The upcoming Vivokey uses a new NXP chip that is capable of running JavaCard applets (among other things). The chip in the Vivokey wasn’t designed for basic access control, and probably will not work with the Ultraloq or really any lock out of the box. The chip in the Vivokey can emulate other Mifare chips, including the Mifare Classic, but until we get our hands on the chips, I don’t know how well this will work, or what will be required to get it set up. The issue with the Vivokey not working out of the box with smart locks and other access control systems is that when presented with an RFID field, the Vivokey may not automatically provide its UUID in a way the lock or ACS recognizes. Instead, the Vivokey will use AIDs (Application Identifiers) to communicate and may expect that the reader sends a special AID or another command to select the app that the Vivokey should access and use.

Honestly, it is doubtful that there will ever be much support for the off-the-shelf locks and control systems being able to work with the Vivokey. While it is definitely possible and likely that people will develop their own firmware for specific locks, I don’t think it will ever be distributed. The Vivokey is not really designed for that.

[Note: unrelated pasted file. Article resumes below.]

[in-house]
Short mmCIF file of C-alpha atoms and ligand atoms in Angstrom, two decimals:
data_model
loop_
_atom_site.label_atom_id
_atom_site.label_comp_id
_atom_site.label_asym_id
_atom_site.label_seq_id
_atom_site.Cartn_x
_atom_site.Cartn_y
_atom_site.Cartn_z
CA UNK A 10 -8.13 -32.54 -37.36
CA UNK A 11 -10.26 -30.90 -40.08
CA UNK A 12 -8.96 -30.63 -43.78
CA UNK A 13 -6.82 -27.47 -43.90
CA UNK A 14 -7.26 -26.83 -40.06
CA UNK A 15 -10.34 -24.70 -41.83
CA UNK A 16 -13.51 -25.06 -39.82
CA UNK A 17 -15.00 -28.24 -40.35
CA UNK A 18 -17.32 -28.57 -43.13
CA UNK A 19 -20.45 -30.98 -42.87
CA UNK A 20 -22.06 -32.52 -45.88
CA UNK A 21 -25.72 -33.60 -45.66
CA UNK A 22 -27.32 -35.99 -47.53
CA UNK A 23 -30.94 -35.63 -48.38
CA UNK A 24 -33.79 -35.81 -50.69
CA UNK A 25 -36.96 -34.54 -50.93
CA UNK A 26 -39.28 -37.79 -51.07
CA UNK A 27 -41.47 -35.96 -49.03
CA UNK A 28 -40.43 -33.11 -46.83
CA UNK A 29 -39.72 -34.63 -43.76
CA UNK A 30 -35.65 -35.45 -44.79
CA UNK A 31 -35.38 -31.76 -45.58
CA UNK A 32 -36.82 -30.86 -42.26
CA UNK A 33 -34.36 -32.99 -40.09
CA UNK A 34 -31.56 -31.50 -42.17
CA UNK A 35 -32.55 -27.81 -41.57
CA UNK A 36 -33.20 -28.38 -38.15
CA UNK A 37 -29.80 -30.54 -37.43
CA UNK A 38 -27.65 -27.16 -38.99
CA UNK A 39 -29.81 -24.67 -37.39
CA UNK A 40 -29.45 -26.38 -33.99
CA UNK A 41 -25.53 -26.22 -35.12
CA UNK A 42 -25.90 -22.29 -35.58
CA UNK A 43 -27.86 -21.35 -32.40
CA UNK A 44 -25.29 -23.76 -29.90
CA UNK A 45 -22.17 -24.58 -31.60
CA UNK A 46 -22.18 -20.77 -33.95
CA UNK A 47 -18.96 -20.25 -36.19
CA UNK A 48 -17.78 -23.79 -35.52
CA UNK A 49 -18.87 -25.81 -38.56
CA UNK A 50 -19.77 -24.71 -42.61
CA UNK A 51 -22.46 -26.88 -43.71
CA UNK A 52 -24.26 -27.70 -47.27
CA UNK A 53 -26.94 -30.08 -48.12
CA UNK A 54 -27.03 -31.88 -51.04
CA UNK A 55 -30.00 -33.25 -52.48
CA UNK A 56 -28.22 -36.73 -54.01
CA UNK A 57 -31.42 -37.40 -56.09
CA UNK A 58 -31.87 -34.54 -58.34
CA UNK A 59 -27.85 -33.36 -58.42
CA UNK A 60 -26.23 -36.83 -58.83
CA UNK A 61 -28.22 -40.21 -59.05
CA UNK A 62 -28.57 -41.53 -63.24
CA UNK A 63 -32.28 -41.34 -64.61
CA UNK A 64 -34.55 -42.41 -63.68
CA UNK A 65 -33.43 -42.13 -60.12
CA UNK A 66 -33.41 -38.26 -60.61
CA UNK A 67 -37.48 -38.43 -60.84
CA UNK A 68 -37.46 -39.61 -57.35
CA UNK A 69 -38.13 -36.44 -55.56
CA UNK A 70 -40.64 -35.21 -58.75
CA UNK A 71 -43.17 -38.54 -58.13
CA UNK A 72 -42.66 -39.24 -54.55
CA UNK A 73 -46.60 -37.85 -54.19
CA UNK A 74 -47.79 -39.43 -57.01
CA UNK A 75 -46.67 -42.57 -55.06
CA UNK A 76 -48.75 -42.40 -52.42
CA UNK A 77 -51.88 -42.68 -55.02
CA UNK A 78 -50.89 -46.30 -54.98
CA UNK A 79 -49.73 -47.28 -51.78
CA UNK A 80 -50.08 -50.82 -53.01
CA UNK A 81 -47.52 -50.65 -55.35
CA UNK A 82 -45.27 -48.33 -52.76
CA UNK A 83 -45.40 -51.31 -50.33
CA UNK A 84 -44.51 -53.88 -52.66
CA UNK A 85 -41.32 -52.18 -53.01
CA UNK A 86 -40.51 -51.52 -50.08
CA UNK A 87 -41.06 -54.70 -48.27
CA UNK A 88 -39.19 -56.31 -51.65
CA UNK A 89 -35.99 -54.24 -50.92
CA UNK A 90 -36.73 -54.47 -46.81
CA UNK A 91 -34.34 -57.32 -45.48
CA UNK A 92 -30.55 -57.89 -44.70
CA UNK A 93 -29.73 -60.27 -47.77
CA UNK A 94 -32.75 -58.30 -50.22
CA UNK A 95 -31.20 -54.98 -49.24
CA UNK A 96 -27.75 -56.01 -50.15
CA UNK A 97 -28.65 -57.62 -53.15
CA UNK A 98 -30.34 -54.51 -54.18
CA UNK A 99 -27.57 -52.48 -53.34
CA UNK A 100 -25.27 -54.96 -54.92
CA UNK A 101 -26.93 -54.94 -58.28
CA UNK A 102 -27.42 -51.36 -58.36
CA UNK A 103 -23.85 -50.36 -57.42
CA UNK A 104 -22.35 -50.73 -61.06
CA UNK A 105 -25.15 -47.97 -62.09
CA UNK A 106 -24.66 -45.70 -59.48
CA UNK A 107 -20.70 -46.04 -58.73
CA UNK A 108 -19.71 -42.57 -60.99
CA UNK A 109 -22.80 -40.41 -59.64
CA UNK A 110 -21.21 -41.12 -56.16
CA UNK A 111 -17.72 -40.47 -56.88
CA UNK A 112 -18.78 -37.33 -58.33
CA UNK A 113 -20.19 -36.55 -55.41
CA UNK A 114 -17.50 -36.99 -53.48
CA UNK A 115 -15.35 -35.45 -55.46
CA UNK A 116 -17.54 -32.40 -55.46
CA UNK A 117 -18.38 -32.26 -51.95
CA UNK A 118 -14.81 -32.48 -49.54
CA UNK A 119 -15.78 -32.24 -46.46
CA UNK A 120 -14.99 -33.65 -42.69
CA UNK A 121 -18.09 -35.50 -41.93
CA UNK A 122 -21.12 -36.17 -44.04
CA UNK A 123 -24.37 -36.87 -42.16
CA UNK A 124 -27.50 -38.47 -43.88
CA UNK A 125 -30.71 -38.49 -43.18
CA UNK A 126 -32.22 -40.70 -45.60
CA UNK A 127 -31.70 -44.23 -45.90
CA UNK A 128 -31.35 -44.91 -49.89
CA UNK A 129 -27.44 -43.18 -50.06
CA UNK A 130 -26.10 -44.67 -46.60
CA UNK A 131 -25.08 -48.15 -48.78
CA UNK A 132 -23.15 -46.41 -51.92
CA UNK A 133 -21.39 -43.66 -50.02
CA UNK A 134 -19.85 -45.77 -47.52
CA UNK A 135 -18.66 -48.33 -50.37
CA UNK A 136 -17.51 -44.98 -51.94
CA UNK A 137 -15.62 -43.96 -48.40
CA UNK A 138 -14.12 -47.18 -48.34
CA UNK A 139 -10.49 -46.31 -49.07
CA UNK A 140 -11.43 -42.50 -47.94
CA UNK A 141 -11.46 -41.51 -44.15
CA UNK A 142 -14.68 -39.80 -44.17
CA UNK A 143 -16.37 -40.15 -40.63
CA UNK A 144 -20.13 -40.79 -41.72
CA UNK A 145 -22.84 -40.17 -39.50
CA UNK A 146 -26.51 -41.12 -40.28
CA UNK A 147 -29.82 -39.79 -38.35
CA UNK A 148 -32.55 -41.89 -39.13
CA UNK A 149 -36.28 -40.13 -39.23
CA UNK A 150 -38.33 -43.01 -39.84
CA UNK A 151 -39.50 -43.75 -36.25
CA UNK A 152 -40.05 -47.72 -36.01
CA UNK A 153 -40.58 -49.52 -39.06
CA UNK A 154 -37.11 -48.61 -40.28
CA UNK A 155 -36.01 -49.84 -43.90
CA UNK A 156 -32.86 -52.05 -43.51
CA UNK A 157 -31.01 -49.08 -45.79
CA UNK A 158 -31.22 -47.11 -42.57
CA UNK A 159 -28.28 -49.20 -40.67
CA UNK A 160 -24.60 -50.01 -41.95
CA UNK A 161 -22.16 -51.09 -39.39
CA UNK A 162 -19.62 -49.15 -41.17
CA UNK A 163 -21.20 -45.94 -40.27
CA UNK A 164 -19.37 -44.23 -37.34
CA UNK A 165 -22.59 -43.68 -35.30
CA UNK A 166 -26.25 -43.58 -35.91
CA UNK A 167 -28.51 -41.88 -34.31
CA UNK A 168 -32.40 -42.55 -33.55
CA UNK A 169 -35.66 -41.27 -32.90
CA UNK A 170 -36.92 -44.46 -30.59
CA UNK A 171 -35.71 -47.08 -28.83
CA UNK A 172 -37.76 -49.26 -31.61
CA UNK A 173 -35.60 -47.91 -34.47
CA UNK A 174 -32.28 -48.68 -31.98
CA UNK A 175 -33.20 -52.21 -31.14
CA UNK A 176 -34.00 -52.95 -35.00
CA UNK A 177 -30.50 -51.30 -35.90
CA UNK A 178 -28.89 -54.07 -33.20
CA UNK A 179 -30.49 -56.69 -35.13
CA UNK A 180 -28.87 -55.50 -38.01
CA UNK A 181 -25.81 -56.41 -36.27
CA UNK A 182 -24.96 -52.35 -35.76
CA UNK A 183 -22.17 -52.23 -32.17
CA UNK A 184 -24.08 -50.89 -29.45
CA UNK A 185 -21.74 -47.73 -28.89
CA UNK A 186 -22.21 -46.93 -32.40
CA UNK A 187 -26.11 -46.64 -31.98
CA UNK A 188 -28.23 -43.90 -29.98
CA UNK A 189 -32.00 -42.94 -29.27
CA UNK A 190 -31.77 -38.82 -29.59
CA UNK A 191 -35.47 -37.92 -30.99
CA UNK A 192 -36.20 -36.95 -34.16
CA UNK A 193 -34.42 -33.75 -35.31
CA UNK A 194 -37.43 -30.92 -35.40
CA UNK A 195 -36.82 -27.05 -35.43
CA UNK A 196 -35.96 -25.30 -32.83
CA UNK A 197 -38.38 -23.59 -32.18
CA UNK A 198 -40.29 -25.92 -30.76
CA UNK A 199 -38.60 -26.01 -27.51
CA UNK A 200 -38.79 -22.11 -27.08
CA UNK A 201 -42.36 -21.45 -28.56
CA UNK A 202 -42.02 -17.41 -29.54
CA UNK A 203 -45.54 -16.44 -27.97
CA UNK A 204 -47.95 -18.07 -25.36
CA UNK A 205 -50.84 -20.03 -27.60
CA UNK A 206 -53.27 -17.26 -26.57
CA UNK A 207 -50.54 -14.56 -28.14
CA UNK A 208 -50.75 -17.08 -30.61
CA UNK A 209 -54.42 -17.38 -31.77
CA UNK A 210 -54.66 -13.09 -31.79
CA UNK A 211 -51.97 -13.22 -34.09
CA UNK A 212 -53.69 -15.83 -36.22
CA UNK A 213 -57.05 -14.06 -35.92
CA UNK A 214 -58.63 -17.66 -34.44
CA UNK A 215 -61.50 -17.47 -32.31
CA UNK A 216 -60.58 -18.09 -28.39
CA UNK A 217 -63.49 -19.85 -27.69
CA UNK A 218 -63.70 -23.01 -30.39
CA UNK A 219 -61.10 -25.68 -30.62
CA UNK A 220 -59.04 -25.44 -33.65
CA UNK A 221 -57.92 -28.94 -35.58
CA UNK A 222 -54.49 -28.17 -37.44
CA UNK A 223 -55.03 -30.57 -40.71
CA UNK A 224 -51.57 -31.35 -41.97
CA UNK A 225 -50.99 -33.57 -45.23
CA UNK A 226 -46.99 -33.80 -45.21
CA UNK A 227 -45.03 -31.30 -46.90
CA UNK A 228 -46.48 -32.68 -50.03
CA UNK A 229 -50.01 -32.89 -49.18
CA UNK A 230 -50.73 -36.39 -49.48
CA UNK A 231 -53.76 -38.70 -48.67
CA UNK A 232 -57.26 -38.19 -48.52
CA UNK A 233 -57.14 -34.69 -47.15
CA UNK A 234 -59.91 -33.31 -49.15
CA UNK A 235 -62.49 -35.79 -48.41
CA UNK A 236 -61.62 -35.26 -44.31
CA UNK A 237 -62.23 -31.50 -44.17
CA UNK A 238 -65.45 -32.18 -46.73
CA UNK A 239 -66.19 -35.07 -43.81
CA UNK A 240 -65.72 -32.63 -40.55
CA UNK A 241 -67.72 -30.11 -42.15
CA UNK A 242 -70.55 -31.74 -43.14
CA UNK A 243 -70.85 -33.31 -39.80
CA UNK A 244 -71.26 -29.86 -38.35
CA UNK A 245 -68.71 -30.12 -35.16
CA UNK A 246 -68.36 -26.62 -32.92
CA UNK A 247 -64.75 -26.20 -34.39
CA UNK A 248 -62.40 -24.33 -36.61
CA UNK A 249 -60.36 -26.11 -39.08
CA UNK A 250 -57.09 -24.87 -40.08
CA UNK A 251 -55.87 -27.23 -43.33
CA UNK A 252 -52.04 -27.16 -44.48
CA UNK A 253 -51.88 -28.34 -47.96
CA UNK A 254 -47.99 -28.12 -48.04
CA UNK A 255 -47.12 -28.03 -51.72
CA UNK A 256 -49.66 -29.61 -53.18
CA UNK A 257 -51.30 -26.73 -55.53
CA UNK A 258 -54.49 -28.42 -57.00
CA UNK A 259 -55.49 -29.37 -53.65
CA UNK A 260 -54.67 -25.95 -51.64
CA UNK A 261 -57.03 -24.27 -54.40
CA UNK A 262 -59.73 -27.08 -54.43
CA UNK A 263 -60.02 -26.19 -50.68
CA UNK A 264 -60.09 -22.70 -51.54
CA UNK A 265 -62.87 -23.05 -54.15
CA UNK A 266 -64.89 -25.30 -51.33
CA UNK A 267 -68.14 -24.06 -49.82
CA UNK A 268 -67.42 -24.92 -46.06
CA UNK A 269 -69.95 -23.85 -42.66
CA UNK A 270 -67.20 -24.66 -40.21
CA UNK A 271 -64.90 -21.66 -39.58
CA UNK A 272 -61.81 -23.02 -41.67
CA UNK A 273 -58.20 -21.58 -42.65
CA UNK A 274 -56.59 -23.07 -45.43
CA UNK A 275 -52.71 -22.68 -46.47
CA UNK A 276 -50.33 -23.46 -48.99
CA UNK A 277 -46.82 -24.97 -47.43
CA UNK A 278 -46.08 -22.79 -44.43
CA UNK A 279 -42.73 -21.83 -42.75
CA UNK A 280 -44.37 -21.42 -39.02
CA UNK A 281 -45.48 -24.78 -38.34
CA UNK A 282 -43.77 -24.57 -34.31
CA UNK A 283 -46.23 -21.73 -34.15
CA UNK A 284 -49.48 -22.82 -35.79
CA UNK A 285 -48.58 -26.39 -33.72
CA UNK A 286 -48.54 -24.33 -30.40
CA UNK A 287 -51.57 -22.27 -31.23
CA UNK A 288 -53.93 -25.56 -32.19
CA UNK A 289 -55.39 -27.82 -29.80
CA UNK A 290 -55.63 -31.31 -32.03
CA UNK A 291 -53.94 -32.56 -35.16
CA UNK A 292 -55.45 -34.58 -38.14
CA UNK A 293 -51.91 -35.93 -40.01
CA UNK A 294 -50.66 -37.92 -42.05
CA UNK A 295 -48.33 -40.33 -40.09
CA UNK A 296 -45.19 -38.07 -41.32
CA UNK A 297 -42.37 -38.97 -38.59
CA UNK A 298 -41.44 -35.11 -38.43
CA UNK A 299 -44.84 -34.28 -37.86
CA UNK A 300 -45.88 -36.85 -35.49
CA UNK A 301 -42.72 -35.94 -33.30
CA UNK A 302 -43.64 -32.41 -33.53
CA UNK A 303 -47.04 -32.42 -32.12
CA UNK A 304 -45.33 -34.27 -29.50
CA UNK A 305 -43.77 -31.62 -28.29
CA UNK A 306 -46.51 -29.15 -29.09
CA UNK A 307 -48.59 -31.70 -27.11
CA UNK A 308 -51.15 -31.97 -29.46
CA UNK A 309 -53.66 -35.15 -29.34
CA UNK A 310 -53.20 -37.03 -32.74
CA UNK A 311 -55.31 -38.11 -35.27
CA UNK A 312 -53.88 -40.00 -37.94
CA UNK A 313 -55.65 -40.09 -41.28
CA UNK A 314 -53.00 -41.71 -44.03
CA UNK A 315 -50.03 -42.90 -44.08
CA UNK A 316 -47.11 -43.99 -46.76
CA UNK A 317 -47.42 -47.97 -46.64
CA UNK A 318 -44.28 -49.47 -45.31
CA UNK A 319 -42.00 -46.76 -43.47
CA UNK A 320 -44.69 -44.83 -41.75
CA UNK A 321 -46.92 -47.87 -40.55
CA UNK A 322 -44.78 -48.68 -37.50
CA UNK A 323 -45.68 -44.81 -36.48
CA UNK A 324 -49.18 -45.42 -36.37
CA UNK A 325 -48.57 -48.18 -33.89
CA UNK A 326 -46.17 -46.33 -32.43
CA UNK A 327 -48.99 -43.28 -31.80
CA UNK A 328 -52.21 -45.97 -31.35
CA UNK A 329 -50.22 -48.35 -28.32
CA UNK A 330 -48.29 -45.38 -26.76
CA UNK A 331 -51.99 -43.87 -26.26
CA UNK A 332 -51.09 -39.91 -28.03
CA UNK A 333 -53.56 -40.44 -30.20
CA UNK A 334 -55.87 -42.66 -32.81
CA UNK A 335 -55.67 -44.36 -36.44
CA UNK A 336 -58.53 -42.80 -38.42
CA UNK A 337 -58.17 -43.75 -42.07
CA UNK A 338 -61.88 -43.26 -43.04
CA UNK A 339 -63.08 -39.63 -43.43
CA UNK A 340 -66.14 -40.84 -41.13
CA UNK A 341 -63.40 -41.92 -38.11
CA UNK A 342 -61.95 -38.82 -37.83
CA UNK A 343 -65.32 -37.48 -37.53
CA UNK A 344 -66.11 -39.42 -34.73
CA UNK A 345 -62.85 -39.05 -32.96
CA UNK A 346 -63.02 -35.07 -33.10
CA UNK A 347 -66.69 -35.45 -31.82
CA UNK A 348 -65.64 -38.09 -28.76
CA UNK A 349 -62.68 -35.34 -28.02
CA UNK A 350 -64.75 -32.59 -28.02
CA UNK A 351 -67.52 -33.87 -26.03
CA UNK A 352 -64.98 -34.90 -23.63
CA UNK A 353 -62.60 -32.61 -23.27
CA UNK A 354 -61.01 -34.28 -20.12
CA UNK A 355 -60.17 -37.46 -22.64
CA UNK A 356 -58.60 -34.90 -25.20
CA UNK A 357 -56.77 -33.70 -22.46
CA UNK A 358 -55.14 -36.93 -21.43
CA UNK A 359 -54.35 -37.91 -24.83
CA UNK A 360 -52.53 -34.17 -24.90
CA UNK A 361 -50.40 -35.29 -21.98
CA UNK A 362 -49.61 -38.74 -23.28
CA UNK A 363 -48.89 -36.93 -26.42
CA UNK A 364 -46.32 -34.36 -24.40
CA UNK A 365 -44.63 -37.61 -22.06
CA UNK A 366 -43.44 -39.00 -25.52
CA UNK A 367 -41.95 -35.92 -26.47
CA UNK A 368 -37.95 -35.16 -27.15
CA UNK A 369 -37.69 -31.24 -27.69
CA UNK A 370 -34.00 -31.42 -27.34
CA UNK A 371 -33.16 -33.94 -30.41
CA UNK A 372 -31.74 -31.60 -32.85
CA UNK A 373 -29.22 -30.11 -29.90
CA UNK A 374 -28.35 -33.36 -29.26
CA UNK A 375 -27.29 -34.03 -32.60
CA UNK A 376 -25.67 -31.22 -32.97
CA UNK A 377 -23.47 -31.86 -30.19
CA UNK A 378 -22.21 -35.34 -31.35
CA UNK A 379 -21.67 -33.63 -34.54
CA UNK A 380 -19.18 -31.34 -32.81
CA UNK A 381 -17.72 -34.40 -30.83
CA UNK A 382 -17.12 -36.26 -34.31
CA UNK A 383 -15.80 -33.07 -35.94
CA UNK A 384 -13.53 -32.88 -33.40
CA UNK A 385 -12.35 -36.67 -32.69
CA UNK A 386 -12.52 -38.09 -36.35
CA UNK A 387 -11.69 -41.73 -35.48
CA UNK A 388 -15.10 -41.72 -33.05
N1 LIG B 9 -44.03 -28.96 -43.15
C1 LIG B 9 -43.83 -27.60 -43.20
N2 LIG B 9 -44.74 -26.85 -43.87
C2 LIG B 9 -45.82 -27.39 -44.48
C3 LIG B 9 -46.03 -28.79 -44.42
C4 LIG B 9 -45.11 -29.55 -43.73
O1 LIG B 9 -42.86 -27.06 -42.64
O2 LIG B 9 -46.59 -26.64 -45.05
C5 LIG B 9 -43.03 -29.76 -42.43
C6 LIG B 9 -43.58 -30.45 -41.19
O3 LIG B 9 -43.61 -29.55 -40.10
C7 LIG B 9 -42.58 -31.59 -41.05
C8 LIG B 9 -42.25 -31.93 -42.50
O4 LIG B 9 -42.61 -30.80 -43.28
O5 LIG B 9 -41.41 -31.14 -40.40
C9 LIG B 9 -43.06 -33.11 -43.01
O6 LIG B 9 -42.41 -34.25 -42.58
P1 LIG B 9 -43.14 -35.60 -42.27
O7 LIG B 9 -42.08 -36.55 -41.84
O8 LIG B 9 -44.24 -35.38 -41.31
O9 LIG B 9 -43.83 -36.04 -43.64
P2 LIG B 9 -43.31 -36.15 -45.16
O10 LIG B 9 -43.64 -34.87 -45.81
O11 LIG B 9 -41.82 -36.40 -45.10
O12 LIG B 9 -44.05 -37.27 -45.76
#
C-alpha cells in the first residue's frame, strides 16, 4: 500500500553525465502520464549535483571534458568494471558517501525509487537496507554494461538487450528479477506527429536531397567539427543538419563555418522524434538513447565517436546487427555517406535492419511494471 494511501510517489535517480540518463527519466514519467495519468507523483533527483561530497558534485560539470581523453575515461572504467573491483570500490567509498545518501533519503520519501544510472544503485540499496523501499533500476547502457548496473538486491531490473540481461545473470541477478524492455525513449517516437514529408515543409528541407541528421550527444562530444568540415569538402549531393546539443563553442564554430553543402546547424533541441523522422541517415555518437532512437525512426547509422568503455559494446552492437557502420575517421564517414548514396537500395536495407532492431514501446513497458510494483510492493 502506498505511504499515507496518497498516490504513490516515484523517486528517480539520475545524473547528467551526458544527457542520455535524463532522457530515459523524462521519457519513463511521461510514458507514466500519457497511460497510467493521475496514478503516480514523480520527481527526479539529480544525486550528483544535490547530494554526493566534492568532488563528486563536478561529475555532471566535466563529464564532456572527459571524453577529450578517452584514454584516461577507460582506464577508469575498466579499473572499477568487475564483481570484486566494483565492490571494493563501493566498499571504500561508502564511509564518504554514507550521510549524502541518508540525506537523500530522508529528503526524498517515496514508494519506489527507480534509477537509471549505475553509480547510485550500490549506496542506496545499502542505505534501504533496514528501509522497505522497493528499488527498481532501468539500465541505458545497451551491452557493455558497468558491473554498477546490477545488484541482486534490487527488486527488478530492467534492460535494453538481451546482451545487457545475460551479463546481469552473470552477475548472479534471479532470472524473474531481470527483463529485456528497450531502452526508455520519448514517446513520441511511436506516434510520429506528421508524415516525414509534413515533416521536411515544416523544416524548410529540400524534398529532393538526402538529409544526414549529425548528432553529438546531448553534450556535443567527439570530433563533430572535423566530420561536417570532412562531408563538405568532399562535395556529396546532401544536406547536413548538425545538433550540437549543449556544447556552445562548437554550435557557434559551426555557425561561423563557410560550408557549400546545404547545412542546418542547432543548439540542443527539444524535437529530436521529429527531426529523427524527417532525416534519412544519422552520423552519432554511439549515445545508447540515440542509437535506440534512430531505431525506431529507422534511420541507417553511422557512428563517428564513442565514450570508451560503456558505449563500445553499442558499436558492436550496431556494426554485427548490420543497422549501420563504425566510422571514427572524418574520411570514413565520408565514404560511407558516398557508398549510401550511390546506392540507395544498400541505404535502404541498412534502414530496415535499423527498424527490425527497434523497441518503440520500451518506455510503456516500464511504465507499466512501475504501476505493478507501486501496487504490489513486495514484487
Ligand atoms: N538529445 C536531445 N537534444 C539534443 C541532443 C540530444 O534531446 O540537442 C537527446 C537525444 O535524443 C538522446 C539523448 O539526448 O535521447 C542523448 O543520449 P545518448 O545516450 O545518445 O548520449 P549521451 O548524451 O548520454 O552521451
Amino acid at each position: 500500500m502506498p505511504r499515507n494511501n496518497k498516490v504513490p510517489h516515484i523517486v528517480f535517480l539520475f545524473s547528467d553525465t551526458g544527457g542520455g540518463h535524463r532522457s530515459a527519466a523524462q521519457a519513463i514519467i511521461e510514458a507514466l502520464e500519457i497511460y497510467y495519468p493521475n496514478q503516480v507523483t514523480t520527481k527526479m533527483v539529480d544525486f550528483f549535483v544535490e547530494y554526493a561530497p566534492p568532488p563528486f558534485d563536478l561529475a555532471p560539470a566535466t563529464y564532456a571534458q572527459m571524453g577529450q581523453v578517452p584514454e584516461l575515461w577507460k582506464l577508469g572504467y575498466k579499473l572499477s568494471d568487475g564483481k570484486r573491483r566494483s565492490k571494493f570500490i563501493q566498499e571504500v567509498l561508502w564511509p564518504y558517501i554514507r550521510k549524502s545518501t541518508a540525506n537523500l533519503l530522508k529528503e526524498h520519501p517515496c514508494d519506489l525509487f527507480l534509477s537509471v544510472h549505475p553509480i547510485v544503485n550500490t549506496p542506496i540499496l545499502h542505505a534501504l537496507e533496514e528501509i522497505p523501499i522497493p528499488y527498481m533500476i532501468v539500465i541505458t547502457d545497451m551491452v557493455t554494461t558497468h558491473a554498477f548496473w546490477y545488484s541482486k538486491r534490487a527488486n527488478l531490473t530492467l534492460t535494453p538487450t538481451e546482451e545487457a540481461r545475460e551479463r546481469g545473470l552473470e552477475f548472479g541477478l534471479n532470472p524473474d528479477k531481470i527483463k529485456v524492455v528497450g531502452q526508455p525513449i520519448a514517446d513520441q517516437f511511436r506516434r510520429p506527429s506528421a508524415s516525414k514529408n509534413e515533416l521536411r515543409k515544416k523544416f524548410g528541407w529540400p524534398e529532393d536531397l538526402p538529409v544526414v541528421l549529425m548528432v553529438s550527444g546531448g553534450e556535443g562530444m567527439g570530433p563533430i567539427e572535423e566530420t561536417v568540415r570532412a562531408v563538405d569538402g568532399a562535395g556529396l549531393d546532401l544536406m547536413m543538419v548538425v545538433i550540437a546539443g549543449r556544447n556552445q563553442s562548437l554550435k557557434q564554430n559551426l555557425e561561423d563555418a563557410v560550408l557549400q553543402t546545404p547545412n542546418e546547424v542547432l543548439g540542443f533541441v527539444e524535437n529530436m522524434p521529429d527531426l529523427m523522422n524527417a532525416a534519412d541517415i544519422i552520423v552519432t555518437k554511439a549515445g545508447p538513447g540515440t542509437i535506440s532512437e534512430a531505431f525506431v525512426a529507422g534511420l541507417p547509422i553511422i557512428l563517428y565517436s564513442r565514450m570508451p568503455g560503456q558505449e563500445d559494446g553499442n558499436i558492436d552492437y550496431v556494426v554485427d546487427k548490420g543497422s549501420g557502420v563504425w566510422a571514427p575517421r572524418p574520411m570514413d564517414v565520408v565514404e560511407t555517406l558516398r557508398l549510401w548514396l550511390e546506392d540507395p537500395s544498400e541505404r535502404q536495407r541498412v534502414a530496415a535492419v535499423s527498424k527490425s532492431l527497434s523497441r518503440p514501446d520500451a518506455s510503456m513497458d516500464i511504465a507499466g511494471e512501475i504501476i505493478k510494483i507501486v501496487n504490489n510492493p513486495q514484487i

My recommendation would be to get an xNT implanted in the standard location with a 10-minute procedure and use it for locks and other ACS systems, then also get the Vivokey installed in the arm once it is released. The read range on the Ultraloq with the xNT is descent. Not great, but good enough that it generally takes an average of two or three tries to open my door (which is still much around 300% faster than using keys). It does look a little funny, as I basically bash my hand against the edge of the fingerprint reader a couple of times. The flexNT would have much better range, likely even requiring direct contact, but of course, the install is more involved.